Henk Oostindie – Senior Researcher in the Rural Sociology Group at Wageningen University. He has a longstanding experience in researching the socio-economic aspects of rural development, including topics as farming styles, multifunctional agrarian pathways, food chain dynamics, multi-level rural governance and rural-urban interdepencies. A significant part of his empirically grounded research interests took place within comparative analysis and policy oriented European projects.
Jan Douwe van der Ploeg – Emeritus Professor and the former Chair of the Rural Sociology Group in Wageningen. In his position as Professor of Rural Sociology, he elaborated the inquiry into the expressions, implications and underlying mechanisms of heterogeneity in agriculture. He was also closely involved in some of the grass root initiatives that aimed at developing (practical) new alternatives to the reigning model of ongoing scale-increase and further industrialization of agriculture and rural development. http://www.jandouwevanderploeg.com/EN/
Matt Reed – Associate Professor in Food Citizenship and director of the Countryside and Community Research Institute (CCRI) at the University of Gloucestershire (UK). He is a sociologist with research interests in how and why social change takes place around food. His research rests upon the intersections of political sociology, cultural studies and rural geography. http://www.ccri.ac.uk/reed/
Sally Shortall – Duke of Northumberland Professor of Rural Economy at the Centre for Rural Economy, Newcastle University (UK). Her research interest is in rural sociology, community studies, rural development and rural proofing, agriculture, farm families. She is specifically known for her work on gender and agriculture. https://www.ncl.ac.uk/cre/about/staff/profile/sallyshortall.html#background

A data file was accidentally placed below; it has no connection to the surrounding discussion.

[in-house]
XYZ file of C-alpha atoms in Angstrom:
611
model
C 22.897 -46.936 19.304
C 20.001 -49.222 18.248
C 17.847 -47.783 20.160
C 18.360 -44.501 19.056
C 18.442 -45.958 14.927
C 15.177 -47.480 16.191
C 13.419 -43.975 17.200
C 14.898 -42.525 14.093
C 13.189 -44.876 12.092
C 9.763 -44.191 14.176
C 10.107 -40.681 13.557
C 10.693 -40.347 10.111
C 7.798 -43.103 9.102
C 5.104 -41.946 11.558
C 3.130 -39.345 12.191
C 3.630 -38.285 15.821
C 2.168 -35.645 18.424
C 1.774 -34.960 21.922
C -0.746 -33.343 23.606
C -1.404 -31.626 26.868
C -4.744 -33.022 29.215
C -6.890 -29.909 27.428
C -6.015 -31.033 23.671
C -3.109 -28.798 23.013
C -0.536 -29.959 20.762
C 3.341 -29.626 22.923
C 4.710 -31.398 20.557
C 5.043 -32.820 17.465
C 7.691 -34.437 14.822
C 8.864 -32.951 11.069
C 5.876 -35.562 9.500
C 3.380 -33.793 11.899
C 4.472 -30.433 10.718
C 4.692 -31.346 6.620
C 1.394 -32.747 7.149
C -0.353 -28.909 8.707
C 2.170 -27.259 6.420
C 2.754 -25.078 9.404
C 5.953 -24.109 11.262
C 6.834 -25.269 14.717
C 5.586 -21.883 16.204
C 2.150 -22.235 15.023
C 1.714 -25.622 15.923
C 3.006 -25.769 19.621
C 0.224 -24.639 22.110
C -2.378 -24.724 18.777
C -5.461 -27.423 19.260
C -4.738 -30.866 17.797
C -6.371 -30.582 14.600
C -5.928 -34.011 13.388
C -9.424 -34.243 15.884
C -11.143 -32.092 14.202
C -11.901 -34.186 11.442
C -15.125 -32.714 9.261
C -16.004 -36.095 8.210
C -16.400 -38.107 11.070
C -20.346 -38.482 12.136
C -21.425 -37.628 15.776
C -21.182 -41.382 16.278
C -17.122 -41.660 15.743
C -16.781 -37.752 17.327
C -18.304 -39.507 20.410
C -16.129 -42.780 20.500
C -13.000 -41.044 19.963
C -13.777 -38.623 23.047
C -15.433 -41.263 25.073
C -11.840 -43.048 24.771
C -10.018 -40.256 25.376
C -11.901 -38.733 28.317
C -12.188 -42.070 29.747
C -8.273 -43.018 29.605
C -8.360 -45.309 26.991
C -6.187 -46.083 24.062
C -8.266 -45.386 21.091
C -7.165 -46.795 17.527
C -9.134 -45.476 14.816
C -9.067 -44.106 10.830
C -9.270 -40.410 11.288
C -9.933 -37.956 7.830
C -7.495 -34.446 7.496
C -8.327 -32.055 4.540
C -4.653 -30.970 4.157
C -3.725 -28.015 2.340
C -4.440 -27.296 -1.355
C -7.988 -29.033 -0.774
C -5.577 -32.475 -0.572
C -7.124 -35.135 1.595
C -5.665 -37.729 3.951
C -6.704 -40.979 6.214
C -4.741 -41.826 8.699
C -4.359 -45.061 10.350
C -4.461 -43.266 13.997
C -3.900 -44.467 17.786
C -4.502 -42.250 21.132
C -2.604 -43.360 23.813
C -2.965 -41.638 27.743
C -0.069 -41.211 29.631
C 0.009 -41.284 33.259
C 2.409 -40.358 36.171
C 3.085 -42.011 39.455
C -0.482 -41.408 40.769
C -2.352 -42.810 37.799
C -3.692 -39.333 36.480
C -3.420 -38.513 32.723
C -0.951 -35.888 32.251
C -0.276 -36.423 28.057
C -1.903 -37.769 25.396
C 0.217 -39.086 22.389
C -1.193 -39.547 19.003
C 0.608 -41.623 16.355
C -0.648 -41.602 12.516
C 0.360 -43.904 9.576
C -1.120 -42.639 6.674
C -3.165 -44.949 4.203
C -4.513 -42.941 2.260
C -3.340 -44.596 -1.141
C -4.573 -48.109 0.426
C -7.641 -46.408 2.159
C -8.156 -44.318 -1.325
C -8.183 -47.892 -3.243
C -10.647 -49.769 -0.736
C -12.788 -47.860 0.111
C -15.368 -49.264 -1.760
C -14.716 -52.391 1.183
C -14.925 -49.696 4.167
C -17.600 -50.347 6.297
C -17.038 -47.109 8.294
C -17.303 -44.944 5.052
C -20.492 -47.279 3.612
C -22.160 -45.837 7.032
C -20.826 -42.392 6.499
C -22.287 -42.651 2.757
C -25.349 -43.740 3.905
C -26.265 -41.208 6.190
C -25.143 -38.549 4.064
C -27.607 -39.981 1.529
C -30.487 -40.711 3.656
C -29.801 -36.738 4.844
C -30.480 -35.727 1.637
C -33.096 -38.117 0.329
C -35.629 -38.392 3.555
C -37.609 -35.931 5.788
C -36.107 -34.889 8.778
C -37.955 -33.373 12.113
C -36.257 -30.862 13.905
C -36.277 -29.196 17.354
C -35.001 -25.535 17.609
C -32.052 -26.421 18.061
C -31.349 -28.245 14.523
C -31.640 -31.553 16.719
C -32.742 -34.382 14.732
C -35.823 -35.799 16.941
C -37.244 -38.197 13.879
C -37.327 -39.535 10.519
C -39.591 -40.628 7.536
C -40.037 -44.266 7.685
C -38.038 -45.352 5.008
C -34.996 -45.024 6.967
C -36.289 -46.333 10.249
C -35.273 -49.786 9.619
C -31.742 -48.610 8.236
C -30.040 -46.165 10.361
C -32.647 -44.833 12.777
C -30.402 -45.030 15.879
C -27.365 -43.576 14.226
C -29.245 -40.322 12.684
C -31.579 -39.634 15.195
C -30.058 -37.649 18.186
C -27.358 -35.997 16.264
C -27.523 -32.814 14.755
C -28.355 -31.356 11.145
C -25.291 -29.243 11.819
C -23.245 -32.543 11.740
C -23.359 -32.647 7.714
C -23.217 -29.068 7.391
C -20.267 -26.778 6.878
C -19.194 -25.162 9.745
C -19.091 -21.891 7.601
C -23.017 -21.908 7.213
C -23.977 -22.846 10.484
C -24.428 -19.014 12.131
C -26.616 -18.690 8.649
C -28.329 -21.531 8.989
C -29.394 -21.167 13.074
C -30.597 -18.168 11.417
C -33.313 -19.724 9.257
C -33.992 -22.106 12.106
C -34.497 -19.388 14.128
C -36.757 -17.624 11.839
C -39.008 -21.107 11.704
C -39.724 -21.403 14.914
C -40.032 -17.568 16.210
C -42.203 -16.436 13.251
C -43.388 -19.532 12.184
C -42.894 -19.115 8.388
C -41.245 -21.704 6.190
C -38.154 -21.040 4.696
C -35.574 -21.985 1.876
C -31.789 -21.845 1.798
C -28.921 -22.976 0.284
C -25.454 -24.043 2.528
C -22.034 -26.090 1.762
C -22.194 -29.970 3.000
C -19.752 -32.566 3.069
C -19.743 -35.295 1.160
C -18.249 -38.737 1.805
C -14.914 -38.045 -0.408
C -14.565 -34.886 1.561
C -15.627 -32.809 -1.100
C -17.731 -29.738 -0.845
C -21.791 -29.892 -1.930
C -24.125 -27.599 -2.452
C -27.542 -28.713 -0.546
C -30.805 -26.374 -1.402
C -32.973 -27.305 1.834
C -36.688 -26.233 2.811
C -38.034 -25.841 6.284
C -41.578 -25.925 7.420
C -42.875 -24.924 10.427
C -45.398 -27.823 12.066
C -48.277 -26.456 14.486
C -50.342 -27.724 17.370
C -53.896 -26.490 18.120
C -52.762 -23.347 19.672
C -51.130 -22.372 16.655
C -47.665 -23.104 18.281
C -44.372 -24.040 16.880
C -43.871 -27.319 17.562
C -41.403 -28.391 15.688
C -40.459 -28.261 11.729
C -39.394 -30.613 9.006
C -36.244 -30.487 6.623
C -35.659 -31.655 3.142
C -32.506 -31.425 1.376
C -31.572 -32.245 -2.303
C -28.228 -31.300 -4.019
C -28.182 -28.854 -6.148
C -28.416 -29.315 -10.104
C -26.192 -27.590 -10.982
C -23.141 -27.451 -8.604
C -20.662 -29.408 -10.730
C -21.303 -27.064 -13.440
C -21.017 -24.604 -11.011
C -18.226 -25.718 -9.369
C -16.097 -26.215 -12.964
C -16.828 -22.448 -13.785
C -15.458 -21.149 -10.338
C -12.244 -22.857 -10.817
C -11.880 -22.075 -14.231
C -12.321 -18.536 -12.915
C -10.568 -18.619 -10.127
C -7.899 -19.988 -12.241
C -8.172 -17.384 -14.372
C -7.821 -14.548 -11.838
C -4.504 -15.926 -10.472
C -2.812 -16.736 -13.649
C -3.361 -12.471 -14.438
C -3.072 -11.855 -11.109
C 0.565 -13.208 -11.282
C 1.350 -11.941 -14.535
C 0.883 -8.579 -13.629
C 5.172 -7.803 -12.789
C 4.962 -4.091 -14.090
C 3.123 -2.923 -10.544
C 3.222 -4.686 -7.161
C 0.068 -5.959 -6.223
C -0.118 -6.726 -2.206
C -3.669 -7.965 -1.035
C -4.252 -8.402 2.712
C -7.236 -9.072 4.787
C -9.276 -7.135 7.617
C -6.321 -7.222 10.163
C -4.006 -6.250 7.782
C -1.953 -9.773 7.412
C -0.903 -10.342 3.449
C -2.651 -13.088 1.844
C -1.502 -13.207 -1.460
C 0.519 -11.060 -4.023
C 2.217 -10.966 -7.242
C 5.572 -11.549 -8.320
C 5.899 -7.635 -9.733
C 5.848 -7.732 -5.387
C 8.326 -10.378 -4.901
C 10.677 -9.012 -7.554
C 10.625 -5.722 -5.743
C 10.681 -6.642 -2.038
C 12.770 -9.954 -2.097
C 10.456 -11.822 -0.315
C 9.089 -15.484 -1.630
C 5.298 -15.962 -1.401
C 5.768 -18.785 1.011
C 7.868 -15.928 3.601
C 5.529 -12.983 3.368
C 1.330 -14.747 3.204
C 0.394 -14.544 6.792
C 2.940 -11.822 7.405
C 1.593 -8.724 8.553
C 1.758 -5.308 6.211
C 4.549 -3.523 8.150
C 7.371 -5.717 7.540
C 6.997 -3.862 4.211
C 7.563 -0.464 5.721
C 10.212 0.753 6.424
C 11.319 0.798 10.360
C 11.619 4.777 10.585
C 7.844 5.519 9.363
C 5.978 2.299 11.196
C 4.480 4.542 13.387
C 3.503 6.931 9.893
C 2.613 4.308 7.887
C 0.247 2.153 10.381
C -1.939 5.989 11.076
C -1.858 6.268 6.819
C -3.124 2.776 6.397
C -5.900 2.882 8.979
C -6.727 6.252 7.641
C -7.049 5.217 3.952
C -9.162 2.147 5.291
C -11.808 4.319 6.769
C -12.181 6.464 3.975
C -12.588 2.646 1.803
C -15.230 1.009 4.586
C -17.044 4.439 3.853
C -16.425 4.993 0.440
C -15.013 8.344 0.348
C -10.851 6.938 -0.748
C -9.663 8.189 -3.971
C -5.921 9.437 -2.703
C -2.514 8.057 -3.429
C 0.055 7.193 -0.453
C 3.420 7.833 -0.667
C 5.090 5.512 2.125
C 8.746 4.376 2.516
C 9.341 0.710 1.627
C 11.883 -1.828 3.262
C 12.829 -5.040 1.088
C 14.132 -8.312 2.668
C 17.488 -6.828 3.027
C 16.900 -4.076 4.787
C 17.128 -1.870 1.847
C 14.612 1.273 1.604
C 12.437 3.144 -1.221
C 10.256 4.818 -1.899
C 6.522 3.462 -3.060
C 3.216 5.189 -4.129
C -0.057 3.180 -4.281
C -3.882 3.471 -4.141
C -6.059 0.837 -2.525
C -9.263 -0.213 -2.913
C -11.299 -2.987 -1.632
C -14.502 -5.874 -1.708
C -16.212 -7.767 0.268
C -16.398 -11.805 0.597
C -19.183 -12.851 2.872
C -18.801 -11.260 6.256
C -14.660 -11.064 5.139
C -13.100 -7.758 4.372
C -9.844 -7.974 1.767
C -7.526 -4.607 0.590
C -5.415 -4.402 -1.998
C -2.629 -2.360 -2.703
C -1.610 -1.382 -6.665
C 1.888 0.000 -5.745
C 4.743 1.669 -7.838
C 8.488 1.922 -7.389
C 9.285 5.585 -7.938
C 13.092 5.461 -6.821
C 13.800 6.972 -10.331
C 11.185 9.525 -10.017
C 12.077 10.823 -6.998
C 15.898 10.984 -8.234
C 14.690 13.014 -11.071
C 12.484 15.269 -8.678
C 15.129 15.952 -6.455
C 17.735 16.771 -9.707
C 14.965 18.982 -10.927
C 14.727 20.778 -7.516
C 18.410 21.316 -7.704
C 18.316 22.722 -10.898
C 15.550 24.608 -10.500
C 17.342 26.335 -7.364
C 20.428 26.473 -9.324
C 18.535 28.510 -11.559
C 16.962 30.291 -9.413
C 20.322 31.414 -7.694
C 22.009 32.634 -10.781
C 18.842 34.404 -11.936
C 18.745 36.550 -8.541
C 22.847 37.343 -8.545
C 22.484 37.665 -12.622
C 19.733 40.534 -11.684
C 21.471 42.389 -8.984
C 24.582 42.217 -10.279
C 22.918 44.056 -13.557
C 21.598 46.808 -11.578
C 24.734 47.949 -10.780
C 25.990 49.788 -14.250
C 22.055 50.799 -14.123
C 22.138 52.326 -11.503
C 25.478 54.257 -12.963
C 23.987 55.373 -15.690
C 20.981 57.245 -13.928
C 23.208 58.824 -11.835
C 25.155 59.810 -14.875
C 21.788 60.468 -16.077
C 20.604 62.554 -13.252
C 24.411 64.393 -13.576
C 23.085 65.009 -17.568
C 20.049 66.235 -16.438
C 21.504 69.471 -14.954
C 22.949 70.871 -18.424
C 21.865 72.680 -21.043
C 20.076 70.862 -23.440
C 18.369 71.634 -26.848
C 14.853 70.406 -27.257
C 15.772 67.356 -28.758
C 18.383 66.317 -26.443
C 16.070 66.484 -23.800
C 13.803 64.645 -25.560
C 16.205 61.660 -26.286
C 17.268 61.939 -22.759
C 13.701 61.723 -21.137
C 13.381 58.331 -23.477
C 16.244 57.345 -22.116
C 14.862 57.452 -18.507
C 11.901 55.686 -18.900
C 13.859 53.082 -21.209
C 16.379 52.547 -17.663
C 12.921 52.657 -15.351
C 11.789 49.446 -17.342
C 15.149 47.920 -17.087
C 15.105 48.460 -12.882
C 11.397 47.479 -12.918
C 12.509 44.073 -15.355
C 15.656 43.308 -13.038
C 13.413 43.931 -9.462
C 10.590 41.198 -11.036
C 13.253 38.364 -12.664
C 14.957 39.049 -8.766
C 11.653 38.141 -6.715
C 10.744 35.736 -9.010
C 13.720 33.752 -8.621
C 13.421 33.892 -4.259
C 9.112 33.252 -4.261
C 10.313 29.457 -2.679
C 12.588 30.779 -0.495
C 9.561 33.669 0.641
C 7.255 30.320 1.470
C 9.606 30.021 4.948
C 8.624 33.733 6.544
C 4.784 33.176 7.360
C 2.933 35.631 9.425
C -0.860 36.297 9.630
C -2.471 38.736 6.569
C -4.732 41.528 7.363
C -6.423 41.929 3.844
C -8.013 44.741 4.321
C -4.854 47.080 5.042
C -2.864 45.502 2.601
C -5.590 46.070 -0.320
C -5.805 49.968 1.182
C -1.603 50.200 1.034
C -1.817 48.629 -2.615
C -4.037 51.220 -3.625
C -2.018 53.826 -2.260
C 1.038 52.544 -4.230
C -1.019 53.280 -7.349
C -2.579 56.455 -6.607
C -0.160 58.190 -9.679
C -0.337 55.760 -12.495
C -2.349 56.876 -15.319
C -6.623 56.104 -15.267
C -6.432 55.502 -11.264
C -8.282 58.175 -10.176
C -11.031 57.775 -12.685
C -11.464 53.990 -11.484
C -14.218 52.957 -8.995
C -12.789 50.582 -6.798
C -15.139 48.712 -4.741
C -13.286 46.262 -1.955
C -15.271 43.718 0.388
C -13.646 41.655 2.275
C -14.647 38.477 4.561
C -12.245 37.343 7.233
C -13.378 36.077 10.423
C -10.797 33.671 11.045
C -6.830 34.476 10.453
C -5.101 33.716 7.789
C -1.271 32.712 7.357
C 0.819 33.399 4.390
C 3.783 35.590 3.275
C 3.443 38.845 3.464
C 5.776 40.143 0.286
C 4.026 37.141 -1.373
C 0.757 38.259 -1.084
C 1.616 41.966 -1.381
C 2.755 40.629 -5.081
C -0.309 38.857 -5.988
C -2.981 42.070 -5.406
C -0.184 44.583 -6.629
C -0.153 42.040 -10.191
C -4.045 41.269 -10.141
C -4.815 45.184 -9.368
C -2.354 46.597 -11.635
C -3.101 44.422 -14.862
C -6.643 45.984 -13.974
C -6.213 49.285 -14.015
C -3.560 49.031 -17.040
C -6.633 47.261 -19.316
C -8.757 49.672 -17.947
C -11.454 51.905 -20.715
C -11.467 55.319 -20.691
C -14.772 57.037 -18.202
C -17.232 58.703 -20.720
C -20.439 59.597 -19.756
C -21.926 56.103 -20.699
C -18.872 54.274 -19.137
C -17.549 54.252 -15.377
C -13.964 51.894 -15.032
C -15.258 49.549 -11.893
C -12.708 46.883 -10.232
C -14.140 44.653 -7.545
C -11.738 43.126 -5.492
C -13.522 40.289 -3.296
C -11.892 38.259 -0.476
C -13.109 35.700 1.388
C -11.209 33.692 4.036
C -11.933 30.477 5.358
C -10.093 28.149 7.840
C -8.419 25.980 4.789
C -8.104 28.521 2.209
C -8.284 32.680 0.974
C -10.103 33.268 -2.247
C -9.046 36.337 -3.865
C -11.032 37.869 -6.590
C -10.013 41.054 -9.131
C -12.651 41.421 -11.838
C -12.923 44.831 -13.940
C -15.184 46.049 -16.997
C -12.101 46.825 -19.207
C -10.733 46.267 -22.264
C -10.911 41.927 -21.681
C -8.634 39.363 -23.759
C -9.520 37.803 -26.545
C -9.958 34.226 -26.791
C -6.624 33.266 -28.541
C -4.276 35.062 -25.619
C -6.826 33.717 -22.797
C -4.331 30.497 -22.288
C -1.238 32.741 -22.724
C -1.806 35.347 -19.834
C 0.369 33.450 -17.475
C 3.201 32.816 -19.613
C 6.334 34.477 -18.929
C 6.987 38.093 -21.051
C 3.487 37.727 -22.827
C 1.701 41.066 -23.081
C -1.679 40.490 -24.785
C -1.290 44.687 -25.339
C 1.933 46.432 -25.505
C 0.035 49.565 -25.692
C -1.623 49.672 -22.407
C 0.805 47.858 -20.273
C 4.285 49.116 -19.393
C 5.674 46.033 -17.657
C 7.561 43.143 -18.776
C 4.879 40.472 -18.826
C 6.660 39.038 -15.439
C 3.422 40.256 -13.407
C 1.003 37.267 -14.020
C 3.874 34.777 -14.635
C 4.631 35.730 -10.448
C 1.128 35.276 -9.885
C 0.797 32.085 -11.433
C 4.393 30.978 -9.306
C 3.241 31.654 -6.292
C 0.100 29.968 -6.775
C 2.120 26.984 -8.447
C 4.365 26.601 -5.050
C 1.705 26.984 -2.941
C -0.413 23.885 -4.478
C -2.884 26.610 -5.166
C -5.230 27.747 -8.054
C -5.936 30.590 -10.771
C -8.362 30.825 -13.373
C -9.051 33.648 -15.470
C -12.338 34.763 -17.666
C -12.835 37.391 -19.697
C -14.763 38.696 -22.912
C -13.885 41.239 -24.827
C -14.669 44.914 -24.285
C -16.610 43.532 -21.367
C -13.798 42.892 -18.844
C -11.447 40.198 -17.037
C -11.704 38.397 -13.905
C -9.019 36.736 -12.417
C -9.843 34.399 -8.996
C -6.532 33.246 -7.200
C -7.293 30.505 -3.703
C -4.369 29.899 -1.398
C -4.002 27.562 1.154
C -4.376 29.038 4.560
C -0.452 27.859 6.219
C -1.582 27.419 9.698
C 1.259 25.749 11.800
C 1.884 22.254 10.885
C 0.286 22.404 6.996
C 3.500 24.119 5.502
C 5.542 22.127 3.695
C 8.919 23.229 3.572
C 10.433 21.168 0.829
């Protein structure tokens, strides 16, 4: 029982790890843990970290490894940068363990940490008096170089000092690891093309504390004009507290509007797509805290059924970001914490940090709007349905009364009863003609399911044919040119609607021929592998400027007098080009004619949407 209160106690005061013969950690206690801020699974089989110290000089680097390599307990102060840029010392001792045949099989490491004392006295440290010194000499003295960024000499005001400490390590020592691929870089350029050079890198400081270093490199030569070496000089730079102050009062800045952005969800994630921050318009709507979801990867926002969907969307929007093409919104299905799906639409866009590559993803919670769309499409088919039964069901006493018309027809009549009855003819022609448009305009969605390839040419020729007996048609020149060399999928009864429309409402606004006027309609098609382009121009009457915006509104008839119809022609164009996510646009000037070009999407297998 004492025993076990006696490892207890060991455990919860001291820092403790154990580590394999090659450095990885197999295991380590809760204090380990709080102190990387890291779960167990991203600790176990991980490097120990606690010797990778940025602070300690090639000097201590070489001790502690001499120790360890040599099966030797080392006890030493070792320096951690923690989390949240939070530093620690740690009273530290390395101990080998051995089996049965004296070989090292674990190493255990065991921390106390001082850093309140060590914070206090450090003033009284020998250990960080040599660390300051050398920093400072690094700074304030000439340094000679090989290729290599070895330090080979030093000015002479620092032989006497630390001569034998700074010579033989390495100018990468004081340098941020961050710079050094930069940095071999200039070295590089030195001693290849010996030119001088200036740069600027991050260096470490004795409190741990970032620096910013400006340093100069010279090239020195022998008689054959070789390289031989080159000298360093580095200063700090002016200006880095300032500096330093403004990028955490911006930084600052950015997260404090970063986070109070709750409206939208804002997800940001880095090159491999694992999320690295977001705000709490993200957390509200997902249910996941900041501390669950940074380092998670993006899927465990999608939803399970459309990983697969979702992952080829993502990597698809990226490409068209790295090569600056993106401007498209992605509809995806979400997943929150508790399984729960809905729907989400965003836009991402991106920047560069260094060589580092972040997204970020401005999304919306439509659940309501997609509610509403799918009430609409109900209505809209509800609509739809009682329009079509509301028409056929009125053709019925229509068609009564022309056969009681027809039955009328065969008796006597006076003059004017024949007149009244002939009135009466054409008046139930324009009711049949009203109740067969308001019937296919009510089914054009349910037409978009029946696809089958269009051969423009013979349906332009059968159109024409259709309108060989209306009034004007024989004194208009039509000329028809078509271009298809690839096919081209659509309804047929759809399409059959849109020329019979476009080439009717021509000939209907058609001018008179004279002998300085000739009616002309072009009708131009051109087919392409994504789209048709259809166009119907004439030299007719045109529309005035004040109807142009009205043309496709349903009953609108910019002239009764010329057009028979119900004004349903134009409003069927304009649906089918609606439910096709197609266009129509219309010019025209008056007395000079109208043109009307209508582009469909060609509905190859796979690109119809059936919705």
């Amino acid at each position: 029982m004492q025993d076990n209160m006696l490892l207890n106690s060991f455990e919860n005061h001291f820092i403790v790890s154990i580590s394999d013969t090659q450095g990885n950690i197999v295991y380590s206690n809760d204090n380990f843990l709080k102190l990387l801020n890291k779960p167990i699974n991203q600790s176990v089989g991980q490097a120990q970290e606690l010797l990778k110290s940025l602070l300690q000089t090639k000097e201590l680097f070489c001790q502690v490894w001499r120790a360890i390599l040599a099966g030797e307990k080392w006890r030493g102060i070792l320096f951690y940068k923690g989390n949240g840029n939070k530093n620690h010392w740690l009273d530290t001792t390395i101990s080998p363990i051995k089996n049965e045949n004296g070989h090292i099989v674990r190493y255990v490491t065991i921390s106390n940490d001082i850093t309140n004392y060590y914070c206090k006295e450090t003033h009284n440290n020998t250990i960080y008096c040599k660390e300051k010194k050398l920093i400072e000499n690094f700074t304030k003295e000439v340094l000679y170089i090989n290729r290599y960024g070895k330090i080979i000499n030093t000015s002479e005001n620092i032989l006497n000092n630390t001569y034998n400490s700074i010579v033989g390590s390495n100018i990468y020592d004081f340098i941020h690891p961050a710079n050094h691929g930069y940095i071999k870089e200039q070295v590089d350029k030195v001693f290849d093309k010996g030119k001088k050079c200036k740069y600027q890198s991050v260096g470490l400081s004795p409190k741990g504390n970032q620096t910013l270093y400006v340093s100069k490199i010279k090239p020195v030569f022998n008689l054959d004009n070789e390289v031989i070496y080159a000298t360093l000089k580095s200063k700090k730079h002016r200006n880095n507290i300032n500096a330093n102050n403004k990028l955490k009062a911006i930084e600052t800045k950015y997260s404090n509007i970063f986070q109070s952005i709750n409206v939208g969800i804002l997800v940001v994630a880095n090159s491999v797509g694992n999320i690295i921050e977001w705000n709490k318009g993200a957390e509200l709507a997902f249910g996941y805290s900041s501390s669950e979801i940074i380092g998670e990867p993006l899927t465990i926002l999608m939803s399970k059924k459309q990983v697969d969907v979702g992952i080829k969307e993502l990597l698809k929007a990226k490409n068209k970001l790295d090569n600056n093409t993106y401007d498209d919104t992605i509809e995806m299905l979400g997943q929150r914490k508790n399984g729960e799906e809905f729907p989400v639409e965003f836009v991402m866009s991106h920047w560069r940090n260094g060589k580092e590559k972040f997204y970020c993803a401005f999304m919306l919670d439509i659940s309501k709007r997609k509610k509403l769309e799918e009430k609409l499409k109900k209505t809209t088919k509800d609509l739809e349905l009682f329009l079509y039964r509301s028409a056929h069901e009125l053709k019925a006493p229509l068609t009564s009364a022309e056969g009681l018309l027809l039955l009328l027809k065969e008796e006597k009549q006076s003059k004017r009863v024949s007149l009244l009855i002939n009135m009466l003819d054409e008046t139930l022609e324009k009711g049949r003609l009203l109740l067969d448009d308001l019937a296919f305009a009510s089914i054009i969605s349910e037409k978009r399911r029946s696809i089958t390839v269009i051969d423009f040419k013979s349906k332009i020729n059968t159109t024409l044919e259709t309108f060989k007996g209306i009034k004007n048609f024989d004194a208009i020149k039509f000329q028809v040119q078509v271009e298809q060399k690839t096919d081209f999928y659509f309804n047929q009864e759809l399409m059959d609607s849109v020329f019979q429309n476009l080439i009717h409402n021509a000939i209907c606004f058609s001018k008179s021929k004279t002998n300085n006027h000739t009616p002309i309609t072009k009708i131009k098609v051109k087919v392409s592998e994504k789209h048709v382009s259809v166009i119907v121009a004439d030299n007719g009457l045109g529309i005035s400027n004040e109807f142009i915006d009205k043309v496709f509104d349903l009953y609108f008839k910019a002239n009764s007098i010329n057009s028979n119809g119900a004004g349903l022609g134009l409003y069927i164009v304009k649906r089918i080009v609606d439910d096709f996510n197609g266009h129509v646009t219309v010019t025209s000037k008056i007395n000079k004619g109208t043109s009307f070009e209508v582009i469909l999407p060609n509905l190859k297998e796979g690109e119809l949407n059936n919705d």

Esther Veen worked as an Assistant Professor at the Rural Sociology Group of Wageningen University until 2021. She taught courses on urban food, food and identity, foodscapes and alternative food networks, and studied urban food initiatives, urban food growing and the effects of green on health and wellbeing. She is currently lector (reader) Urban Food Issues at Aeres University of Applied Sciences Almere, working closely with research institute Flevo Campus. She studies how food routines change and normalise, and how the urban environment can stimulate healthier and more sustainable food patterns. She is specifically interested in the interplay between the food environment and everyday routines around shopping, cooking and eating. She also focuses on the role of urban agriculture in the urban food system. https://www.aereshogeschool.nl/onderzoek/lectoren-en-onderzoekers/esther-veen
Mark Vicol is Assistant Professor of Agrarian Sociology in the Rural Sociology Group at Wageningen University. My research focuses on the intersections between rural livelihoods, agricultural development and agrarian change in South and Southeast Asia. I explore integrative approaches to understanding patterns of change at the intersections of micro-scale rural livelihoods and the macro-scale political-economic structures and social relations that underpin global capitalism. Specifically, I am interested in the changing relationships between land, agriculture, rural livelihoods and inequality; the livelihood implications for rural households of modern agricultural global value chains, and the politics of value chain development; and broader political economy questions about patterns of agrarian accumulation and differentiation and the future of small farmers and agriculture in the region. https://www.wur.nl/en/Persons/Mark-dr.-MR-Mark-Vicol.htm
Venue: Akoesticum, Nieuwe Kazernelaan 2D42, 6711 JC Ede, The Netherlands.